As a result, the comparator circuit 100 according to the embodiment, explained with reference to FIGS. 1a and 1 b, allows a single slope measurement with high precision using a minimal number of conventional electronic devices. The detection of the two threshold voltages with the same comparator and the absence of a swap of the threshold input with the signal input eliminates the impact of a DC offset voltage which is introduced by a device mismatch or an input mismatch. Moreover, the comparator circuit, although described with discrete devices, may in a further embodiment be incorporated into an integrated circuit, allowing integration of the comparator circuit with a minimum of chip area and circuit complexity so that the comparator circuit can readily be combined with other circuitries that may require the determination of, for example, inherent capacitances, RC time constants, and the like. Furthermore, in a further embodiment the comparator output signal may be inverted so that a falling edge is used for determining the time interval. Similarly, a falling input signal rather than a rising input signal may be used in combination with a first threshold voltage VT1 being higher than the second threshold voltage VT2 to obtain the same advantage. Likewise, the first and second control signals, hereinbefore described as a low-level signal and a high-level signal, respectively, may be any signals appropriate for actuating the switching means.
Moreover, in one embodiment, instead of a flip-flop as the control means, any combination of analog devices and/or digital gates, which may be referred to as a state machine, can be used as long as a falling or a rising edge of the comparator's output signal causes the provision of the second control signal.
With reference to FIGS. 2 and 3 a further embodiment is described in which a comparator circuit as explained above is employed to determine an RC time constant for a capacitor CT and a resistor RT of interest.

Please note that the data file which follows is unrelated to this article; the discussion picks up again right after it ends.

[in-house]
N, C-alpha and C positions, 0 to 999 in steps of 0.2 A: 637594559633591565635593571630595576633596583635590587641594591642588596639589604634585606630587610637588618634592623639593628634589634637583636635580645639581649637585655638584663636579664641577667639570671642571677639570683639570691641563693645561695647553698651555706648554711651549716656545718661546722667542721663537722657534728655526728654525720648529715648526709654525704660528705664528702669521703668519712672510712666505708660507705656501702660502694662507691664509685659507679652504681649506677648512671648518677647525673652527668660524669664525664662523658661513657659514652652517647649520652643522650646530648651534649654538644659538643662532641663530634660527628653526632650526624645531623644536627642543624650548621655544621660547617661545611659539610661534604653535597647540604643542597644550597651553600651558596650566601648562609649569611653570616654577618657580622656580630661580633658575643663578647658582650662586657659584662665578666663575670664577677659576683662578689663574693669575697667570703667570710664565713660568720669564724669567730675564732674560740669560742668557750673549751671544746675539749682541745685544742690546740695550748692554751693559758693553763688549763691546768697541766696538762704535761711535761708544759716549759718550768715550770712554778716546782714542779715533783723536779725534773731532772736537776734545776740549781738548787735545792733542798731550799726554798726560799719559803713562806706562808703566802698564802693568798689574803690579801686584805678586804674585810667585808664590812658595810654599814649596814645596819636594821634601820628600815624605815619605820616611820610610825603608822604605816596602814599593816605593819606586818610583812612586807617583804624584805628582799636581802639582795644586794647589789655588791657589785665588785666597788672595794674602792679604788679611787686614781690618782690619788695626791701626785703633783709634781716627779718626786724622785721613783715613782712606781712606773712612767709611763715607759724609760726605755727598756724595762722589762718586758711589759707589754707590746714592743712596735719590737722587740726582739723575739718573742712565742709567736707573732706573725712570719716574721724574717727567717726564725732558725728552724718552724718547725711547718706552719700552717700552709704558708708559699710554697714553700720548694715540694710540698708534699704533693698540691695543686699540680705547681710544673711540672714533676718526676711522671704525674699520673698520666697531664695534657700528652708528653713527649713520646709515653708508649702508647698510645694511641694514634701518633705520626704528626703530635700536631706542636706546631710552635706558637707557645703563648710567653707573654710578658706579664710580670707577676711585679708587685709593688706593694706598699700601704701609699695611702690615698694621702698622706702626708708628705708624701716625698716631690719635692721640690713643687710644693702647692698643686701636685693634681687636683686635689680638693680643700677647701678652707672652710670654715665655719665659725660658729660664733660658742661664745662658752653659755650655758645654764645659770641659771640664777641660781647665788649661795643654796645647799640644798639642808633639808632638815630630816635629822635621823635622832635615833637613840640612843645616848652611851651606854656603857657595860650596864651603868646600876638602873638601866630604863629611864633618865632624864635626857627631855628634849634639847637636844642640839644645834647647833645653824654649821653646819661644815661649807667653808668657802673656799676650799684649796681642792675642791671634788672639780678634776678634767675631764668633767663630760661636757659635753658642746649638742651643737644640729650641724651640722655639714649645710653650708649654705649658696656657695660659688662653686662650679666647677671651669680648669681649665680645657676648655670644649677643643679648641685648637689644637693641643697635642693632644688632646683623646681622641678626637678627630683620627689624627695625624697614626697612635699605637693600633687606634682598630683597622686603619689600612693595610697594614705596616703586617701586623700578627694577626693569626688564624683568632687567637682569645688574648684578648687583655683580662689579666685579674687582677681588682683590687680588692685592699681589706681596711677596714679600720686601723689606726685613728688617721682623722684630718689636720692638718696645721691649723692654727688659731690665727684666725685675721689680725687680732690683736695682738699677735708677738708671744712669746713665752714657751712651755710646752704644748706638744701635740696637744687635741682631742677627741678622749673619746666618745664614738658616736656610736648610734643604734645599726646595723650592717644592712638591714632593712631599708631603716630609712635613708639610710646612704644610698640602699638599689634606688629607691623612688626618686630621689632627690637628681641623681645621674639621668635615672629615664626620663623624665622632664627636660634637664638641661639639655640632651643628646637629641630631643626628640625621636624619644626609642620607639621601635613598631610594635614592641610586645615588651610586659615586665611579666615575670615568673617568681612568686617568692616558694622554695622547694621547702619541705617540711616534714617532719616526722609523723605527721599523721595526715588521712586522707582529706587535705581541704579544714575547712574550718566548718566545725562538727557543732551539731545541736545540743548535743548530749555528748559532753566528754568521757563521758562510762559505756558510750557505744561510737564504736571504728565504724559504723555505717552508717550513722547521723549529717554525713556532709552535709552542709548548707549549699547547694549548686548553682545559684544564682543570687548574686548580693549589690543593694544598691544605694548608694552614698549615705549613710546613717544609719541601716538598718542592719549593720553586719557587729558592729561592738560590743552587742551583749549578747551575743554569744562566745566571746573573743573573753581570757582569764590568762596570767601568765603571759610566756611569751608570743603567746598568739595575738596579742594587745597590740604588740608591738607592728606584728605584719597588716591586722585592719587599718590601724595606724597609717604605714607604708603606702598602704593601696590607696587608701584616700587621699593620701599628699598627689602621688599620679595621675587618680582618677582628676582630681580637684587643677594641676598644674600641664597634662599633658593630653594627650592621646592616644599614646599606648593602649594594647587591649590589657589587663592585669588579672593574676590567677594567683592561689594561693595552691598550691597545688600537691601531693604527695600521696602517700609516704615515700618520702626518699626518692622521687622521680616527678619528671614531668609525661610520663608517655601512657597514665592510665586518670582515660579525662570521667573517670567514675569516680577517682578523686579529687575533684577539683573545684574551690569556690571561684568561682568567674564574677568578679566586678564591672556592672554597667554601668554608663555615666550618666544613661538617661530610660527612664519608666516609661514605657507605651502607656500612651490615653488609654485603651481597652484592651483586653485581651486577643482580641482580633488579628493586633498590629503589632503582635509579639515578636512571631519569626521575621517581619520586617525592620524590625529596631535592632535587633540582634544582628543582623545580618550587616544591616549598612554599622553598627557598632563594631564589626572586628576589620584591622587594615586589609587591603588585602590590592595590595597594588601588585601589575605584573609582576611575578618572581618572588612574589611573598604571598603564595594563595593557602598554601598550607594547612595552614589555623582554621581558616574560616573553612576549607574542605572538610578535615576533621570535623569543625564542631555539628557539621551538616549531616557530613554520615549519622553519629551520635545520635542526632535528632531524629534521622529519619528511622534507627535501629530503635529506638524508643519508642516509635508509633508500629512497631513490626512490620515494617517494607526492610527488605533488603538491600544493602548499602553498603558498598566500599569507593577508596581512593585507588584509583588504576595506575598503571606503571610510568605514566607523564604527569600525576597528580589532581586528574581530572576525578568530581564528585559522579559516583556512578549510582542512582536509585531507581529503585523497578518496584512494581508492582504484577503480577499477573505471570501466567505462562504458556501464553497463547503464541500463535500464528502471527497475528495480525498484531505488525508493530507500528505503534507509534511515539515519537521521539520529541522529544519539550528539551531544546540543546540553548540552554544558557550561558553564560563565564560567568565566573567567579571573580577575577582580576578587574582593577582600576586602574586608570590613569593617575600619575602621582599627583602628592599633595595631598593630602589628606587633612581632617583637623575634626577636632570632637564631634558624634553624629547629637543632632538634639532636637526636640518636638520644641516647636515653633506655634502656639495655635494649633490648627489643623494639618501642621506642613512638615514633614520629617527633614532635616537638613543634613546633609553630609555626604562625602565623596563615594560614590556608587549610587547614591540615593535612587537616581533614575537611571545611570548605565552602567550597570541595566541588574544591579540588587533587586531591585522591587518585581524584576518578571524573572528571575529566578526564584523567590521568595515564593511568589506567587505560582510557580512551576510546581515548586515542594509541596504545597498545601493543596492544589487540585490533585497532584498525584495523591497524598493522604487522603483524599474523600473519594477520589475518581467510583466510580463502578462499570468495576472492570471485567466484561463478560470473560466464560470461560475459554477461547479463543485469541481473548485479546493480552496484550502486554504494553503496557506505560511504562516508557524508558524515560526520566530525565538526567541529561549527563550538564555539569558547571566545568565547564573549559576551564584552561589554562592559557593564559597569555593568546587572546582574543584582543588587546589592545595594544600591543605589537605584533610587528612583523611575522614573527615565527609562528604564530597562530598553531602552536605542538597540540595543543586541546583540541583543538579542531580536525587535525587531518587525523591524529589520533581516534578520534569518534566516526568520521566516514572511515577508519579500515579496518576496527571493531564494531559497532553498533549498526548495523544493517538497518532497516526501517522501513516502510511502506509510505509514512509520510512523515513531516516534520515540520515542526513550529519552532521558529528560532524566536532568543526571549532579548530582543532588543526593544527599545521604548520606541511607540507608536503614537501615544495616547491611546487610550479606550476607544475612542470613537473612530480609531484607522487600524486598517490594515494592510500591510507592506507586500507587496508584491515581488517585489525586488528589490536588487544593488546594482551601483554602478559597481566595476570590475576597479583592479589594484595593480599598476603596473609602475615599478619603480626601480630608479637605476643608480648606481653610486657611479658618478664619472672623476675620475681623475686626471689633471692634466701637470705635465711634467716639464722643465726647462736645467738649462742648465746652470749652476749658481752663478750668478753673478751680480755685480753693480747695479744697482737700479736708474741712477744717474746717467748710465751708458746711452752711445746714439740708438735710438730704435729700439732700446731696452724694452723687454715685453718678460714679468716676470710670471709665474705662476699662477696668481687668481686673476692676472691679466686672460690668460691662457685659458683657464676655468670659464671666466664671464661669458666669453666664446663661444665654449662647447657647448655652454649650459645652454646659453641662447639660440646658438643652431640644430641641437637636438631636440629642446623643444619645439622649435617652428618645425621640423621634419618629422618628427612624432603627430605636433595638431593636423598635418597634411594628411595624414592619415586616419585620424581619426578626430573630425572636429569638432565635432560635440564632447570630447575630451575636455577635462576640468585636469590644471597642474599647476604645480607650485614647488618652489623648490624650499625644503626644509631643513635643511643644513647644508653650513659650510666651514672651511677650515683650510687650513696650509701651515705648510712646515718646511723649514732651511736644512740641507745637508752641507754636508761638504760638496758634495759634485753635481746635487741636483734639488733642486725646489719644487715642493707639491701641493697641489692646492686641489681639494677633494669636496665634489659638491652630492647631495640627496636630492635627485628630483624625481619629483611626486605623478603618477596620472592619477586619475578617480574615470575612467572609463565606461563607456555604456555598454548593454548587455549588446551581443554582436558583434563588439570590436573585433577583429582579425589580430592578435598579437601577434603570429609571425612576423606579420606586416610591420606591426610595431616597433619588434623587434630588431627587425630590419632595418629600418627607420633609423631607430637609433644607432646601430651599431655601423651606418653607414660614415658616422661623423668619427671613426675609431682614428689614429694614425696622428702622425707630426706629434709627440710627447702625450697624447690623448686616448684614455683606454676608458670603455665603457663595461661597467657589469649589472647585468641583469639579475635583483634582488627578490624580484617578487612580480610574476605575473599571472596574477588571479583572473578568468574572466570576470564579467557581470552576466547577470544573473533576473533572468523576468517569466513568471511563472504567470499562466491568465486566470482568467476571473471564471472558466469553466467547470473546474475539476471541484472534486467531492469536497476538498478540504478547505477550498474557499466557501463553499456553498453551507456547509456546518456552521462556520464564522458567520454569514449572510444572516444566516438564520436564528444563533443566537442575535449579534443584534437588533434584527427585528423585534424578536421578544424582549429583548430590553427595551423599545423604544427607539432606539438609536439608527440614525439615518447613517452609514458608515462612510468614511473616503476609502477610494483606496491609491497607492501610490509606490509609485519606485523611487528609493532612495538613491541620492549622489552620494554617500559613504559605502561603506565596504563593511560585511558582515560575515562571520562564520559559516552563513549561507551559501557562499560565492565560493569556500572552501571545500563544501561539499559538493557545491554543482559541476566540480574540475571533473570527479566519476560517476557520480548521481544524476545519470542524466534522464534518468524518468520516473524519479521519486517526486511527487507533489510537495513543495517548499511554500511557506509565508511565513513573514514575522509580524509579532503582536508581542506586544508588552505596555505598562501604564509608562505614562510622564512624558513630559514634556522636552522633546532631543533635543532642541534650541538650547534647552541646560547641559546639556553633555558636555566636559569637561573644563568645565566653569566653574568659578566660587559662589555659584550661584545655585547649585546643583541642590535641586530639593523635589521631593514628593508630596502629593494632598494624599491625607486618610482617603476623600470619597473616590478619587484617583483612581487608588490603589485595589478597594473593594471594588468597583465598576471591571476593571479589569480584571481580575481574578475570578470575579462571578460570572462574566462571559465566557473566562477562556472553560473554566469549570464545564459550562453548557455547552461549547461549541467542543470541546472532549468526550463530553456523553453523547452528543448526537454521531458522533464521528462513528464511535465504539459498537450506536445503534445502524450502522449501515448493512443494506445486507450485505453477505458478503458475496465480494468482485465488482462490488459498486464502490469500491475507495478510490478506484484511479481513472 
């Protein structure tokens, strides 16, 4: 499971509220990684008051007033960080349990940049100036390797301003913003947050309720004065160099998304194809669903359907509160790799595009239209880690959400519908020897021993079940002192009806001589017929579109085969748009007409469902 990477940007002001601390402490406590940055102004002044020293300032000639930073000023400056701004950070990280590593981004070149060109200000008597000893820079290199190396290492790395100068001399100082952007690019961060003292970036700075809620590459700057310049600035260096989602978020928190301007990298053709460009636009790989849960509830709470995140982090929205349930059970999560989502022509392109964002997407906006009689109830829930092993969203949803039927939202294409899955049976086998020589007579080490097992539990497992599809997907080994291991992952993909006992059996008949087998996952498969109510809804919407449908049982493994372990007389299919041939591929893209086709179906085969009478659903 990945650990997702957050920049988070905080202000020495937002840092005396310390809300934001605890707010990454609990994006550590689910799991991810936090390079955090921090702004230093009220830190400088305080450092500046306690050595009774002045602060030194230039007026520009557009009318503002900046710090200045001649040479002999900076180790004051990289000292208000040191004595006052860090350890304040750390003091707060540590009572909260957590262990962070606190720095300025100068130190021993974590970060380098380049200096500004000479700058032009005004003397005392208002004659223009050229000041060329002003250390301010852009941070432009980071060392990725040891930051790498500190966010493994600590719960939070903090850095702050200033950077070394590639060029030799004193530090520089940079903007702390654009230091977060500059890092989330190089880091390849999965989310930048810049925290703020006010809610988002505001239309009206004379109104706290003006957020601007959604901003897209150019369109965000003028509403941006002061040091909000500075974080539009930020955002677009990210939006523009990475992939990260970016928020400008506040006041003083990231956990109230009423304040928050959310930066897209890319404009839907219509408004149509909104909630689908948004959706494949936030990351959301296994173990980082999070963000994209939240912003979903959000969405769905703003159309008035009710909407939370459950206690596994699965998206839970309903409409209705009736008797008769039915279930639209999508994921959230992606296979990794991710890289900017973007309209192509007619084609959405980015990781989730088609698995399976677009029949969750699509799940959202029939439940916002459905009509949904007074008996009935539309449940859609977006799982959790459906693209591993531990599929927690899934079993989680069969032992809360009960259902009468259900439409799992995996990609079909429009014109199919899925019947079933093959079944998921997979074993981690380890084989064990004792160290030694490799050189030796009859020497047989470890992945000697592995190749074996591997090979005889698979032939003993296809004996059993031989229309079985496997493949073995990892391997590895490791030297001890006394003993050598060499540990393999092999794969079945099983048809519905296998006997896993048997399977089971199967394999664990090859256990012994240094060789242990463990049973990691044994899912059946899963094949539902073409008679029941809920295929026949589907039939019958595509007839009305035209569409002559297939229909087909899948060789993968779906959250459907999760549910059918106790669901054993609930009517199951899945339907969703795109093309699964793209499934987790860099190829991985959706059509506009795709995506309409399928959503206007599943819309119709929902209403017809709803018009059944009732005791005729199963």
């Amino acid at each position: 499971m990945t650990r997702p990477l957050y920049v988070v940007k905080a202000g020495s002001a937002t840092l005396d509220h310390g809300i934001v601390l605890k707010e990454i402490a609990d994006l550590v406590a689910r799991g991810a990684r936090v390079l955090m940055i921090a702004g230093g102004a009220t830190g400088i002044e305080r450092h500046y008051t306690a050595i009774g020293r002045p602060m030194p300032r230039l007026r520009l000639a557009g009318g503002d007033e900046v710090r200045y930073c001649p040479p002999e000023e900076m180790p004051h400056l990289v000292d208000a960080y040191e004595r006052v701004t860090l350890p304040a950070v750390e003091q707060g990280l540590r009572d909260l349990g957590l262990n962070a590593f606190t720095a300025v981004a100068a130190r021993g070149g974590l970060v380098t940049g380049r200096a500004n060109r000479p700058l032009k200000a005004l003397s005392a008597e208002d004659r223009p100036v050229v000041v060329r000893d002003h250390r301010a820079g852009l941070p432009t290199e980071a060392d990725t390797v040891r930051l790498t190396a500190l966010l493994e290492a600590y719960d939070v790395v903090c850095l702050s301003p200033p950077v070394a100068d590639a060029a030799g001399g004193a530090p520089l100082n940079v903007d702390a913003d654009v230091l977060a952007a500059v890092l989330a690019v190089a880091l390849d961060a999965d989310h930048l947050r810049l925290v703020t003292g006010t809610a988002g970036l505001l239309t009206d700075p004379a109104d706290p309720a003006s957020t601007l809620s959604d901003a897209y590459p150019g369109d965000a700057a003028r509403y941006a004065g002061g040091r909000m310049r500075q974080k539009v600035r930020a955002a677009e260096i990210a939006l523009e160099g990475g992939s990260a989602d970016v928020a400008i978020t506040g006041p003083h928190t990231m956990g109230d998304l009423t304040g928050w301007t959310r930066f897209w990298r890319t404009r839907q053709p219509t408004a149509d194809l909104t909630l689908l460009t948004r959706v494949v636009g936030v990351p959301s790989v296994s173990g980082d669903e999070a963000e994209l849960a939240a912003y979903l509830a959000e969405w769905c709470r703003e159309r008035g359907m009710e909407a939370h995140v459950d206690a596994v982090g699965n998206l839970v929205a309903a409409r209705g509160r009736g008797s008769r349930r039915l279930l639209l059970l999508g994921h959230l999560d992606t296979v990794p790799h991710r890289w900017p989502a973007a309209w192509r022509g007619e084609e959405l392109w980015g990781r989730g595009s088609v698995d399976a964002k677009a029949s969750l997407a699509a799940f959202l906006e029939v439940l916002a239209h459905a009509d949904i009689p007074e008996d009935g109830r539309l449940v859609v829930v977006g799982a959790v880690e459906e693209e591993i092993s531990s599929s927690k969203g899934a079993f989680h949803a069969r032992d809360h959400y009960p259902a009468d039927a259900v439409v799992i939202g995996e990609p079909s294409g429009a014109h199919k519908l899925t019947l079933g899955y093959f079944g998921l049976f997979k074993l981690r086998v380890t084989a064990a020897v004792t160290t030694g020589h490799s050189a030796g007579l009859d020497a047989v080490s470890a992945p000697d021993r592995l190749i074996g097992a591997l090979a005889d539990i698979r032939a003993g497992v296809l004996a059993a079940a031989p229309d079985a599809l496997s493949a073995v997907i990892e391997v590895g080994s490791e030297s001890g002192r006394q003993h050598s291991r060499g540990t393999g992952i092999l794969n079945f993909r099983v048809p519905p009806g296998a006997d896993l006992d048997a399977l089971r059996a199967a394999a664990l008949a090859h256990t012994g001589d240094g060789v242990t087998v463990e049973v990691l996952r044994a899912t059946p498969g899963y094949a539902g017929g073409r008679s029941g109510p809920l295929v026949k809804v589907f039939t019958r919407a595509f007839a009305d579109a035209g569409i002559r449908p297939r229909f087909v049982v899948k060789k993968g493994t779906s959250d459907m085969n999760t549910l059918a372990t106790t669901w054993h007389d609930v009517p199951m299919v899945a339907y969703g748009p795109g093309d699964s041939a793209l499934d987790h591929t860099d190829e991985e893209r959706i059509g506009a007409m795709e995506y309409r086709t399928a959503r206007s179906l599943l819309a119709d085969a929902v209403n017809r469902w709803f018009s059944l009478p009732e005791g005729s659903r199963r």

In FIG. 2, an RC time constant measurement circuit 200 comprises a comparator circuit 100, as described with reference to FIG. 1a. For simplicity all components of the comparator circuit 100 are denoted by the same reference numerals as in FIG. 1a and an explanation thereof is omitted. The RC time constant measurement circuit 200 further comprises a constant current source 201 that provides a current of amount IT at a first output 202 and at a second output 203. A first electrode of the capacitor CT is connected to the first output 202, and a second electrode is connected to a reference potential, such as ground potential. The first electrode of the capacitor CT is also connected to the first input terminal 103. The resistor RT has a first terminal that is connected to the second output 203 of the constant current source 201 and to the second switch input 110. A second terminal of the resistor RT is connected to the first switch input 109 and to a first terminal of a resistor RX a second terminal of which is connected to the reference potential. Moreover, a second switching means 204 having a reset input connected to the reset input 106 of the control means 115 is operatively coupled to the capacitor CT so as to short the first and second electrodes of the capacitor CT and to break the short upon receipt of the reset signal.